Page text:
“Despite such evidence to the contrary, LeBron James seems to think he needs a ring to change his life and secure his legacy. Maybe he’ll get one, maybe he won’t, but it’s probable that no amount of rings will ever remove the stench he wallowed in last week. LeBron may yet find that in the court of public opinion, just as putting on a tux can’t make a guy a gentleman, winning a ring can’t make one truly a champion.”

Tuesday, July 13, 2010

Just Another Fake Line in the Sandbox

Did you know that the culpable behemoths are not the B.P.'s who risk lives and worlds for a little more profit (and for our cheap gas). They're not the too-big-to fail giants on Wall Street bailed out by our tax dollars. The demagogues in the U.S. Senate, in a piece of work before their July 4 recess, took on the unemployed and their families, some of which possibly live on a street near you. Happy holiday!

Yup, our Senate heroes, especially its bold minority, is doing what it does best: rigging a cat fight for their hell-benders! After months of dubious negotiating the bill's size, they managed to shut down, at least temporarily, renewing expiring federal unemployment benefits. Maybe when the senators are finished taking a stand something will get done, who knows?

Two- off- the- book- wars, huge, unfunded, budget-toxic tax cuts for the leisure class, drug company hand-outs, and other stuff still unpaid? Naw, THOSE deficits are different. Now, deficits really do matter.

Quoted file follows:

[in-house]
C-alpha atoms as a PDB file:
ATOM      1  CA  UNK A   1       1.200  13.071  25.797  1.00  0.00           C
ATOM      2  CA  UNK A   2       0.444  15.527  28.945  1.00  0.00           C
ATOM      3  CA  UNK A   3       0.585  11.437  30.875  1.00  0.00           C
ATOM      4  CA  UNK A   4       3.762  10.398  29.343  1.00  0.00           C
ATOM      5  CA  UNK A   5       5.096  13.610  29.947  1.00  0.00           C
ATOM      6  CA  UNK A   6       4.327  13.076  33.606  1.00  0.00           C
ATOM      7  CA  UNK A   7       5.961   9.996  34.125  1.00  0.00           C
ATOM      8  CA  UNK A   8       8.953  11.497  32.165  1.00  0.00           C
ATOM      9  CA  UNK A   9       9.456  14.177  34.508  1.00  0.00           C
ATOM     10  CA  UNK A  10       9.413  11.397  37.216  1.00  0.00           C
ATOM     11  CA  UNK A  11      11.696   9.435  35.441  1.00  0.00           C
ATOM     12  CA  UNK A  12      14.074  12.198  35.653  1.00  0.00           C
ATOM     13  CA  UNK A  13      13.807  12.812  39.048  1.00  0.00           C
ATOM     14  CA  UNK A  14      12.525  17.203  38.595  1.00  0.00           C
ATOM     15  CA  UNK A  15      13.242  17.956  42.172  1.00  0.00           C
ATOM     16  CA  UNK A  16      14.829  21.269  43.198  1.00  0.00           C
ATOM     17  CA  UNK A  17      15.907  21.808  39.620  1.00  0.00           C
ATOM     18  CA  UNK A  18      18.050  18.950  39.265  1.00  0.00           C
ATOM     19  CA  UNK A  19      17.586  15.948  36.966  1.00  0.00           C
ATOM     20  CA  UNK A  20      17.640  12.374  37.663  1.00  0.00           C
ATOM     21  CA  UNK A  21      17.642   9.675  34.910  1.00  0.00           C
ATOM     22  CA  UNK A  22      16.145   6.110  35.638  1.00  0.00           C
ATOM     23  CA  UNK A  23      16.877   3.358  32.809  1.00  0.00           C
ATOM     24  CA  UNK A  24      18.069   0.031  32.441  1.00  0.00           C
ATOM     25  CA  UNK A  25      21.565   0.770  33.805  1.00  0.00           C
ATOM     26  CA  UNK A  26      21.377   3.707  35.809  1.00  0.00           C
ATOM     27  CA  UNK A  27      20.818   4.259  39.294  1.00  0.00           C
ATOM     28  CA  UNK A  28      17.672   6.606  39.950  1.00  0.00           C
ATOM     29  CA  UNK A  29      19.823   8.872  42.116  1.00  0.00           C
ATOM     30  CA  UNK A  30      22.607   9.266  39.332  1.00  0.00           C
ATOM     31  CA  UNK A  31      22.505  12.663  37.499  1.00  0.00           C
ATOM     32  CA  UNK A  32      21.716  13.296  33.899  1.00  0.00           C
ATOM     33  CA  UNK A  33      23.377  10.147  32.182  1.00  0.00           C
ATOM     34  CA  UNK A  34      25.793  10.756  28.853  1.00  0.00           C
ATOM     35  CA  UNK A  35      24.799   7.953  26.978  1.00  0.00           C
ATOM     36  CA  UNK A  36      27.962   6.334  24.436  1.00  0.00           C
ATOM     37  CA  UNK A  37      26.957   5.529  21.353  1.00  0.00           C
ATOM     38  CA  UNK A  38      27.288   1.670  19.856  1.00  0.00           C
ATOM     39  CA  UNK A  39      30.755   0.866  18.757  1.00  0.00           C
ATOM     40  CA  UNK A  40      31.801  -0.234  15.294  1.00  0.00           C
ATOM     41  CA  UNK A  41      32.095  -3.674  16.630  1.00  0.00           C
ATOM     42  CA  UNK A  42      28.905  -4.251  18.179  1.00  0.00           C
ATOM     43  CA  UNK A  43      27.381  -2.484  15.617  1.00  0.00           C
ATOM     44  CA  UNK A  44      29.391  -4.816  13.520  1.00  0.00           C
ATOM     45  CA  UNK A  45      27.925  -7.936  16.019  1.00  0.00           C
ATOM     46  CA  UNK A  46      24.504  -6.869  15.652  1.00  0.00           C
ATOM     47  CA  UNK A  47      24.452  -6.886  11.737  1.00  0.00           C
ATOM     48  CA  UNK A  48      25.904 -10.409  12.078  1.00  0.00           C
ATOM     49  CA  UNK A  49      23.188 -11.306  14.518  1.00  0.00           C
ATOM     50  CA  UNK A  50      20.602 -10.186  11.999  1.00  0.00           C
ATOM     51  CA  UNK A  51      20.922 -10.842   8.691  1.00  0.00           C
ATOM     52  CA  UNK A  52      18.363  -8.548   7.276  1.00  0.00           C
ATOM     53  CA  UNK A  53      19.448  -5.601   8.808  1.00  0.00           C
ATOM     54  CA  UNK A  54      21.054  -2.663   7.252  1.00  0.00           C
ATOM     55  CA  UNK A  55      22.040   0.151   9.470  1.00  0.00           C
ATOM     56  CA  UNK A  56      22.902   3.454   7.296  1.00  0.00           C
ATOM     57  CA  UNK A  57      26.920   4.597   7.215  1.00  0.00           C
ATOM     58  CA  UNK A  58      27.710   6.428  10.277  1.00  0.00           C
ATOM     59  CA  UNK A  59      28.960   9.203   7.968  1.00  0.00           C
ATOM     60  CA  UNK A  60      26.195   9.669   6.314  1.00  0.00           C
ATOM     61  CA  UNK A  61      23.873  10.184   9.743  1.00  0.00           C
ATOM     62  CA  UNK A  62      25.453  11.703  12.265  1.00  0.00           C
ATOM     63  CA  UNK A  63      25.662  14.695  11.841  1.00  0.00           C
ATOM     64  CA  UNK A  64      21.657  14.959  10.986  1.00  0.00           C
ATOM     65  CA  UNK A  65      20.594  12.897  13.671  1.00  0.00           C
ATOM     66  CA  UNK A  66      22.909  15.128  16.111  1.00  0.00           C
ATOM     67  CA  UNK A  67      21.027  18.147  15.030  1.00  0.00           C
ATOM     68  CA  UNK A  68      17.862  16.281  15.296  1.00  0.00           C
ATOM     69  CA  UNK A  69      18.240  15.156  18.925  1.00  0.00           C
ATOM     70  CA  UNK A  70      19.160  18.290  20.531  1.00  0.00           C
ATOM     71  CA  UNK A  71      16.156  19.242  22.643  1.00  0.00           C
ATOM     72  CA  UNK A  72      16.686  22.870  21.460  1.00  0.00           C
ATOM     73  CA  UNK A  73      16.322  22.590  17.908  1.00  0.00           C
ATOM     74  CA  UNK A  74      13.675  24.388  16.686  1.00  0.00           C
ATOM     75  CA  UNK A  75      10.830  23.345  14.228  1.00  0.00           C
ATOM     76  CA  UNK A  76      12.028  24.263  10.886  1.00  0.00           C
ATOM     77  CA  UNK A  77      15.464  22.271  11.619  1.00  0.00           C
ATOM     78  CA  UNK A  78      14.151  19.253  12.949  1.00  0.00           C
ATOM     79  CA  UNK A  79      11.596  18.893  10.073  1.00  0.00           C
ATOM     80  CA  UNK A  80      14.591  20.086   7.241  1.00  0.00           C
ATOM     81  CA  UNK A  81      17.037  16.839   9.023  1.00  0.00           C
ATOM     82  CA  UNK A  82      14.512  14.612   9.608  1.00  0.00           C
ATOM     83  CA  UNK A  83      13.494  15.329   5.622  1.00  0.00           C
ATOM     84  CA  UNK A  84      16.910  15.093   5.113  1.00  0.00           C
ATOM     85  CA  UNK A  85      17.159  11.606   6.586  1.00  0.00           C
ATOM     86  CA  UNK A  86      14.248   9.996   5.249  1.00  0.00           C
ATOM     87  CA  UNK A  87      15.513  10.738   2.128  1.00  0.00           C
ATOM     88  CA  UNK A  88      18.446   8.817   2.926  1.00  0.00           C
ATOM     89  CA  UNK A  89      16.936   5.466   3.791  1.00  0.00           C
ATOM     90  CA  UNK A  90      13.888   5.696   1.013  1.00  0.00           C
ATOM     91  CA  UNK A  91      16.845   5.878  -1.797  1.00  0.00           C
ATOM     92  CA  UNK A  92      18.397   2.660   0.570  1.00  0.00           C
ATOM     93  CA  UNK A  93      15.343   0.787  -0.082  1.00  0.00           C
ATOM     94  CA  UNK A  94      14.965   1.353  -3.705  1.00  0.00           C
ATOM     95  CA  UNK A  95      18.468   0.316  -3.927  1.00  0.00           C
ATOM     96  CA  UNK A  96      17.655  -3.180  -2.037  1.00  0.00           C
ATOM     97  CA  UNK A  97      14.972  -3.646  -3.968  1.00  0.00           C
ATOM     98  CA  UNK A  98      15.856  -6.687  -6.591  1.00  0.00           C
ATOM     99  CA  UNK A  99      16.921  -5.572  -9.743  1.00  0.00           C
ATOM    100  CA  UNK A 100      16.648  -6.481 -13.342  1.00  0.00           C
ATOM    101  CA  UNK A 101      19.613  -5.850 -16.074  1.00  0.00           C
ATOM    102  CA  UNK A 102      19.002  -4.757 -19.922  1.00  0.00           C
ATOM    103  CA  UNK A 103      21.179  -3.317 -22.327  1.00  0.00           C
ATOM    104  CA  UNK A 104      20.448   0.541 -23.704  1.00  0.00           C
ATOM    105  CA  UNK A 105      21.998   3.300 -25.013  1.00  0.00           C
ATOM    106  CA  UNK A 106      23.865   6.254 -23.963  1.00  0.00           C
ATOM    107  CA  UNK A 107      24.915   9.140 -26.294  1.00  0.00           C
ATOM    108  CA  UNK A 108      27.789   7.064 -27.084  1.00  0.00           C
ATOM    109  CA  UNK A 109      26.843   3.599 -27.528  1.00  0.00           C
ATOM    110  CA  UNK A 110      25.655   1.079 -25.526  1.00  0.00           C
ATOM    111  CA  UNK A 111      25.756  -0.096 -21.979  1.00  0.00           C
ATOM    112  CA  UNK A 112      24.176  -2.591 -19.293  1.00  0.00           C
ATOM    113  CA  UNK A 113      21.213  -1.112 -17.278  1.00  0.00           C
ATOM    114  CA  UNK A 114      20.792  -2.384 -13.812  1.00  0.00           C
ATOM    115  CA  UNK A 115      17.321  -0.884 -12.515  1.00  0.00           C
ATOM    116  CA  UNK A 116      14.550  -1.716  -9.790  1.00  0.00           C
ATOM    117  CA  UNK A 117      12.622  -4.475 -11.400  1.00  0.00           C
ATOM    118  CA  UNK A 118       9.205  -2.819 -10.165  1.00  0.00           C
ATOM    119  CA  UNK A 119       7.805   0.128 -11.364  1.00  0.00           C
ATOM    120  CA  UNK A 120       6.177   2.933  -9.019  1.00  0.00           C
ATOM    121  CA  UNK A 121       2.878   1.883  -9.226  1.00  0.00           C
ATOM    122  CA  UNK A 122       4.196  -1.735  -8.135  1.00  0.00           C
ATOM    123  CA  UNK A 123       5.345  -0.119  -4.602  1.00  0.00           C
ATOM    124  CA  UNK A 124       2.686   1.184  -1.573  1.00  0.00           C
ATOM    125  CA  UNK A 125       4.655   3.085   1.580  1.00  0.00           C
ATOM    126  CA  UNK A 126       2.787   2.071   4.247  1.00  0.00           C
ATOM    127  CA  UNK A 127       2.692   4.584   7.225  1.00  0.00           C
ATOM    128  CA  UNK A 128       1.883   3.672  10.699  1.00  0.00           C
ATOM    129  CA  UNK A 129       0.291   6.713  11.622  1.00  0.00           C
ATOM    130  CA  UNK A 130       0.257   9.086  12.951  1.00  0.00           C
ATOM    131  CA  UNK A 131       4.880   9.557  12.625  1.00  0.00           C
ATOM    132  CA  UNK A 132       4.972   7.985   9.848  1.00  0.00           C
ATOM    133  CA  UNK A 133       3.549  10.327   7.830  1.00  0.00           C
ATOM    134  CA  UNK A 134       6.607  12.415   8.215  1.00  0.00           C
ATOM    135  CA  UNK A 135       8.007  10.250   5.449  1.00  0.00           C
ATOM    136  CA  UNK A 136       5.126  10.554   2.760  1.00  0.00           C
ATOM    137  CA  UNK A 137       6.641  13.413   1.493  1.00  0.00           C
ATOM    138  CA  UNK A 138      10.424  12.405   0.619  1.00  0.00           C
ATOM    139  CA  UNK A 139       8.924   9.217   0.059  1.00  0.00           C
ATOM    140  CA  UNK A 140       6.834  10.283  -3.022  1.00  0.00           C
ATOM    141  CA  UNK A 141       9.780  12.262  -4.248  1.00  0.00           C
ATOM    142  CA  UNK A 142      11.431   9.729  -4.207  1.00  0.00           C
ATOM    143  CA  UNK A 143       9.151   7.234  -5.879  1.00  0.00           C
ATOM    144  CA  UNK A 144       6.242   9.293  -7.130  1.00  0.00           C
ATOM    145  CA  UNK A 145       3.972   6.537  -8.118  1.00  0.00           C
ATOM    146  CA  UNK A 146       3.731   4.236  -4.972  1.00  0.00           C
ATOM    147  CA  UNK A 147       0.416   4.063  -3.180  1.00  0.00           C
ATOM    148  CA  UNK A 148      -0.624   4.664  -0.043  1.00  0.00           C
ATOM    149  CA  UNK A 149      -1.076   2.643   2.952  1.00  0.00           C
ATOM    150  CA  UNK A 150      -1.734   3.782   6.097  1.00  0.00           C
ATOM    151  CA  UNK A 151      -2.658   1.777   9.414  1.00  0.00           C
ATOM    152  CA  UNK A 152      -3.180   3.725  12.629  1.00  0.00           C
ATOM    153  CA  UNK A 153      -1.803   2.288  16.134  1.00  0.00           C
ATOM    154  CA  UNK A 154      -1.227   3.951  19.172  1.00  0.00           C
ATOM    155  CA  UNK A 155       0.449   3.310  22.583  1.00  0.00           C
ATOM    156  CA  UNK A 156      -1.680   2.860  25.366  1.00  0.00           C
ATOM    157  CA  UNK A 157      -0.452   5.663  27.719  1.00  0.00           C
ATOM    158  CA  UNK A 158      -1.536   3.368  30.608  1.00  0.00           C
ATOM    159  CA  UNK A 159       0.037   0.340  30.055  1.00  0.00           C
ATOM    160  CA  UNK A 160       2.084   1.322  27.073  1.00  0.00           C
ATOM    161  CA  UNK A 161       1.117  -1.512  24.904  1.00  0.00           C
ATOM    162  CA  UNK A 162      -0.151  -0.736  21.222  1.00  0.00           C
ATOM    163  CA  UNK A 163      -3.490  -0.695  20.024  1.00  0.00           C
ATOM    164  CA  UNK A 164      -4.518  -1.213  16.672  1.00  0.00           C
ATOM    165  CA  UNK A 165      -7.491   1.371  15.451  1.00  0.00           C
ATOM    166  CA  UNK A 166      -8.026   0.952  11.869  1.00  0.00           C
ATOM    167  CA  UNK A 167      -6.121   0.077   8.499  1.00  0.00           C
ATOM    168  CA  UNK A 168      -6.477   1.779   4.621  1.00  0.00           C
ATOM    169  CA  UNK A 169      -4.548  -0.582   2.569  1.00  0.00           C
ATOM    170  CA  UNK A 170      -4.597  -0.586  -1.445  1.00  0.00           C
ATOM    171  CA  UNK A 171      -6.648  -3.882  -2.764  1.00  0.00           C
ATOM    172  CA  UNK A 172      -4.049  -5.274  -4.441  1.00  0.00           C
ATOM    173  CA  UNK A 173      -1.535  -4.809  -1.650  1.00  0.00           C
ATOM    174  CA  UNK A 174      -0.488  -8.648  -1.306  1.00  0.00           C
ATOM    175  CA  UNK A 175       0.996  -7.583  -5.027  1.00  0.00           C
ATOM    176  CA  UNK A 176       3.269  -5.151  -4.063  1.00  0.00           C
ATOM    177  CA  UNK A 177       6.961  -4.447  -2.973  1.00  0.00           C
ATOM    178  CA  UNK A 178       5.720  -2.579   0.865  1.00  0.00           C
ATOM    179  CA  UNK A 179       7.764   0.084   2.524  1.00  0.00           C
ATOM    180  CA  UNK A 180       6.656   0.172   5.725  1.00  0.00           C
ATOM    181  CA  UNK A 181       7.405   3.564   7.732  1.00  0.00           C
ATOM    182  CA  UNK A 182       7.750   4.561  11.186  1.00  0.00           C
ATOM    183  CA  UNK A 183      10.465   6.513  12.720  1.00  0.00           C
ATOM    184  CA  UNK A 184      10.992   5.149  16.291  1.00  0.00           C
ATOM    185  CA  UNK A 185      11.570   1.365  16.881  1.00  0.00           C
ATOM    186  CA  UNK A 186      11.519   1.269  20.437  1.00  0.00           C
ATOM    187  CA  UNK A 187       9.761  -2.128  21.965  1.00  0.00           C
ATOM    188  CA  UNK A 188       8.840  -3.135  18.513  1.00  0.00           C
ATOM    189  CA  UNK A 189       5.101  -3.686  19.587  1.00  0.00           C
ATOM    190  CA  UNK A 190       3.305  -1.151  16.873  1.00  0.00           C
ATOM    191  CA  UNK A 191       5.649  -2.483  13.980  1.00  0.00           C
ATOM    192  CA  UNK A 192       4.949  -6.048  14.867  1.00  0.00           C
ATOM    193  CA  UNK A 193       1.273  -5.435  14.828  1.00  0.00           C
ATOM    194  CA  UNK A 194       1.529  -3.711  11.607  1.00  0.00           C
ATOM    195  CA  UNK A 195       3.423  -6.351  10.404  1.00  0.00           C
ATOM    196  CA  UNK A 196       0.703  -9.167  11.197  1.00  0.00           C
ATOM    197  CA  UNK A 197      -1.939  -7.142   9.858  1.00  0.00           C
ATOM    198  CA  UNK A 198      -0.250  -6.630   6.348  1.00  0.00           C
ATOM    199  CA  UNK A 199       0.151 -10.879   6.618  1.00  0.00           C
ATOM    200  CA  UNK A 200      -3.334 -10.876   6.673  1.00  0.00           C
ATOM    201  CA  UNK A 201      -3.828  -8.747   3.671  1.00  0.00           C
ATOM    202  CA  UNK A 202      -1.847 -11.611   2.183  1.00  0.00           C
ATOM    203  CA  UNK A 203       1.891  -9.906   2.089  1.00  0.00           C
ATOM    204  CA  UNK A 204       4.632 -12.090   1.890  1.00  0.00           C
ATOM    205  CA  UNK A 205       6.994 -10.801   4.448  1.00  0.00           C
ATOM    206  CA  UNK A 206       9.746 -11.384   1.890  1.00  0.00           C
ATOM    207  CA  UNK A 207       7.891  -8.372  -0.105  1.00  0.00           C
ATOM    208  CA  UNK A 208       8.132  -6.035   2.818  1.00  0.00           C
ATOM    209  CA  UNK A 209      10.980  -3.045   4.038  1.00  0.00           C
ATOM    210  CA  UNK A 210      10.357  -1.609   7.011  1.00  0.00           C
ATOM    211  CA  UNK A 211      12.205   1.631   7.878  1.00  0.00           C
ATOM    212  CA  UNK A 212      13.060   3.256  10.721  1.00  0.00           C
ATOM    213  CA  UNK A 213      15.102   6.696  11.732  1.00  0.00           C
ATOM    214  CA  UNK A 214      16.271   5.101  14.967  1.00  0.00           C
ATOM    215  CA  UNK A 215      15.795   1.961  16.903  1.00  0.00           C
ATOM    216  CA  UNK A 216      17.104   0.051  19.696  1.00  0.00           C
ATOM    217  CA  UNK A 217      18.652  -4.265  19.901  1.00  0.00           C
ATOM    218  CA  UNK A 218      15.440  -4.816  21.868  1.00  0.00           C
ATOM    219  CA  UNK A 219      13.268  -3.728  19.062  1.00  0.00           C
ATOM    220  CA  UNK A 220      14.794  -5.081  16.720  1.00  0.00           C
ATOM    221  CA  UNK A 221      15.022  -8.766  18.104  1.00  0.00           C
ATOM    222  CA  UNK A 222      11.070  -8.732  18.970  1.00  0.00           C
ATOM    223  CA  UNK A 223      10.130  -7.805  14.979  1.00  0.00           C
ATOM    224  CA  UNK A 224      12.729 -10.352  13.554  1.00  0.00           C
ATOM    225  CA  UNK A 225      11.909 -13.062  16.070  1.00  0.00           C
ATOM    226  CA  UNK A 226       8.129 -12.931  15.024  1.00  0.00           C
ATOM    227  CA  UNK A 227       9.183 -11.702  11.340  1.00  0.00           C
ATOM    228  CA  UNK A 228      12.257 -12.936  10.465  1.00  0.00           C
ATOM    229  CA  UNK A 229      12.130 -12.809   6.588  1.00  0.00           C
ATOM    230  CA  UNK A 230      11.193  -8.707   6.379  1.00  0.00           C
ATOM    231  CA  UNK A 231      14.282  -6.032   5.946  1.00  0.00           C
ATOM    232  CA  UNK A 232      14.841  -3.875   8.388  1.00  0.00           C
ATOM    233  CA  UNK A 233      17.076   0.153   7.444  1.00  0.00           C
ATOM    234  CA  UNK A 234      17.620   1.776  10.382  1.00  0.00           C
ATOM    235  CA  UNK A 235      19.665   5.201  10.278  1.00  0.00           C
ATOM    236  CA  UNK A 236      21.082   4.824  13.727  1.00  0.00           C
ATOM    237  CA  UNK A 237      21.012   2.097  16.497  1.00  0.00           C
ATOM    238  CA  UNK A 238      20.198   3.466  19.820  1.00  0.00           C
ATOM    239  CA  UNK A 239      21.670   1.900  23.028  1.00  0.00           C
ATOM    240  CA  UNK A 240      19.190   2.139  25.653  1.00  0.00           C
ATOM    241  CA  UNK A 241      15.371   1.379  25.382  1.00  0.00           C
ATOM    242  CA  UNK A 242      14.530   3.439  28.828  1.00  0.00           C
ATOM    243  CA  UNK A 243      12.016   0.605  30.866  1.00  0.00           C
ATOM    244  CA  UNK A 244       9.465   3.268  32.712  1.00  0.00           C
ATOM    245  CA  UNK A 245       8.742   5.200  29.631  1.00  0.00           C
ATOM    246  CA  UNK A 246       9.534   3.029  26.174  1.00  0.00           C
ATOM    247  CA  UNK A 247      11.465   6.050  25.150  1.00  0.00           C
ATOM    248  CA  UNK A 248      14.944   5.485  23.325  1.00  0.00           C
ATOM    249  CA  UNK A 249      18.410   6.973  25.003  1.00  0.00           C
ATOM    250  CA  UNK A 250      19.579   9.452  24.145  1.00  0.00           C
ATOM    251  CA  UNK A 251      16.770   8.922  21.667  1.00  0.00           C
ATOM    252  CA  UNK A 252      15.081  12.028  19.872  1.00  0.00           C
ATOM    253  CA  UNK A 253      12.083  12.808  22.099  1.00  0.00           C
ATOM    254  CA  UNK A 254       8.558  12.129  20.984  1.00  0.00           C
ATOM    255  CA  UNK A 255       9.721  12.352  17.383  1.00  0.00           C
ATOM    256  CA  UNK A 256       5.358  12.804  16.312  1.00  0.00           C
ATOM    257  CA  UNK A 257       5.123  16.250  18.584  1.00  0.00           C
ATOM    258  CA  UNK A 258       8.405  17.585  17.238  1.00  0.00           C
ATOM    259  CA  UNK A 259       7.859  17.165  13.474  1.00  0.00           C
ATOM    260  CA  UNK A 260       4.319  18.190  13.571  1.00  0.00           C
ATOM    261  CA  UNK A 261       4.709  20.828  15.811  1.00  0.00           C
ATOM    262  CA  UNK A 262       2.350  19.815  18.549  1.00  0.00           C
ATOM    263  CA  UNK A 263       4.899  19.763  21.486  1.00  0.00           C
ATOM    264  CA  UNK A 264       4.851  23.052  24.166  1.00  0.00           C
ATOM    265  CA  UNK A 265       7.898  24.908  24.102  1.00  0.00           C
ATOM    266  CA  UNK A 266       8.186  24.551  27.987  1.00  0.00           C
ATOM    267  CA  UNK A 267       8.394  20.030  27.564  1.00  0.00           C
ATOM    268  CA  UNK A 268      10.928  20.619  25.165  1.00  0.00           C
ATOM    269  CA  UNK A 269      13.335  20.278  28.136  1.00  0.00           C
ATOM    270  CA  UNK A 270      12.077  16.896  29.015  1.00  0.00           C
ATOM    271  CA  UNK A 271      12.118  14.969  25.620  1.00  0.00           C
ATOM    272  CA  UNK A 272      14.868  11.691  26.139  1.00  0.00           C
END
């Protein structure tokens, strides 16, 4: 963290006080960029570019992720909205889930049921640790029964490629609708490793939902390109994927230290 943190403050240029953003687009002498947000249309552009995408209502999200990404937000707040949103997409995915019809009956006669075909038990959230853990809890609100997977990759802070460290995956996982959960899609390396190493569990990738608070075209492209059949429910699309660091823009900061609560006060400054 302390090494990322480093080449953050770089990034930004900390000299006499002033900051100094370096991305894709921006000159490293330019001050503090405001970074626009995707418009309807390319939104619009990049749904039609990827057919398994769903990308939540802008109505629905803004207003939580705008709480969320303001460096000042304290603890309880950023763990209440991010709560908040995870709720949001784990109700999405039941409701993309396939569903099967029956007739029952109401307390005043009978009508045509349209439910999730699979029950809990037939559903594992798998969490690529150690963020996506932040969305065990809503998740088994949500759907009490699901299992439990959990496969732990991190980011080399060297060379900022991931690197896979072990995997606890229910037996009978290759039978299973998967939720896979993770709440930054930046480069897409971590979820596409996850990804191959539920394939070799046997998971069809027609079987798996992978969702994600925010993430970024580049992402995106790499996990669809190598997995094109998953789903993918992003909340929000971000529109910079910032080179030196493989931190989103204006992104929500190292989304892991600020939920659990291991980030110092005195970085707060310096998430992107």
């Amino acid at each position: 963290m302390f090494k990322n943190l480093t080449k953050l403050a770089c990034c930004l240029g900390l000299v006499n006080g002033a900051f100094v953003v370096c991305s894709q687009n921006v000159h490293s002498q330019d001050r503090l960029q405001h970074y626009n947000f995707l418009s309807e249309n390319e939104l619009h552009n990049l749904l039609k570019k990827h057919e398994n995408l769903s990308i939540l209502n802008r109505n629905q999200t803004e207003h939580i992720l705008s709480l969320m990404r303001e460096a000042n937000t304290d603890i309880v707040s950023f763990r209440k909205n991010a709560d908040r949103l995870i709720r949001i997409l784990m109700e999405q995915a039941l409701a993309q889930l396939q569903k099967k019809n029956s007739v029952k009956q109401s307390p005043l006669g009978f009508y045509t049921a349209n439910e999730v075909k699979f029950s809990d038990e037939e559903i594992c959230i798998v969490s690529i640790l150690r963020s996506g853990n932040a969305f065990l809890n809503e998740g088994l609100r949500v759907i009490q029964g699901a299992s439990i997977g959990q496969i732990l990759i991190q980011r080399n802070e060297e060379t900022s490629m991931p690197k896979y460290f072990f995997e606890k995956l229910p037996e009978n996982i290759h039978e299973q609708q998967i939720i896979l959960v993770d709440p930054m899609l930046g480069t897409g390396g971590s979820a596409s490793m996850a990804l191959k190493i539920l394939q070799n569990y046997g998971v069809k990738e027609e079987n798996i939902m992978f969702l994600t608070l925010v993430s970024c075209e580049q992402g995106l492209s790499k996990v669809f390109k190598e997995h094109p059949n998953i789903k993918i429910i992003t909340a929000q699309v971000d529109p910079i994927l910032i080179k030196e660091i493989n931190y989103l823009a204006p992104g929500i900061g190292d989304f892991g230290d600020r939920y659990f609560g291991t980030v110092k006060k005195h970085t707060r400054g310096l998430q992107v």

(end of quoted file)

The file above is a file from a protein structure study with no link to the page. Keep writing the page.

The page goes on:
The stand is a symbolic "I was against those terrible deficits under our current President and I did what I could to counteract the flow of big guvmunt!" in a campaign speech. The poor, the vulnerable, the already-stressed- out families who are without one or both incomes? Extending benefits goes immediately into the economy, and stimulating the economy with real cash infusion (read: success) is one thing that terrifies these Jim- dandies. They have nothing to offer except maybe some warmed over advice from St. Ronnie about checking the want ads.

But pitching a fit here and now would only be credible if anything was attempted about the huge budget shortfalls in the last ten years. "The one who mocks the poor has contempt for their Maker," says Proverbs 17:5. "Mocking" includes your pretend stands that mislead and don't work, even if they can get you re-elected.

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Having been in ordained ministry in the UMC for 34 years, I've experienced the truth that although, clergy are frequently present for others, no one can offer what they don't have.That's why if you're a clergy person, you need someone who will listen to you. Not the random next closest person available, but rather someone like a spiritual director, a therapist, a peer who can be fully present to you. I hope the links and posts you find here will give you ideas, humor, hope and encouragement. Scott Endress

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If you want a formula for making the best of the less-than-perfect and making the most of what you have been given, then begin to compare your lot to what you were before you were born, and it will empower you with wonder every time. John Claypool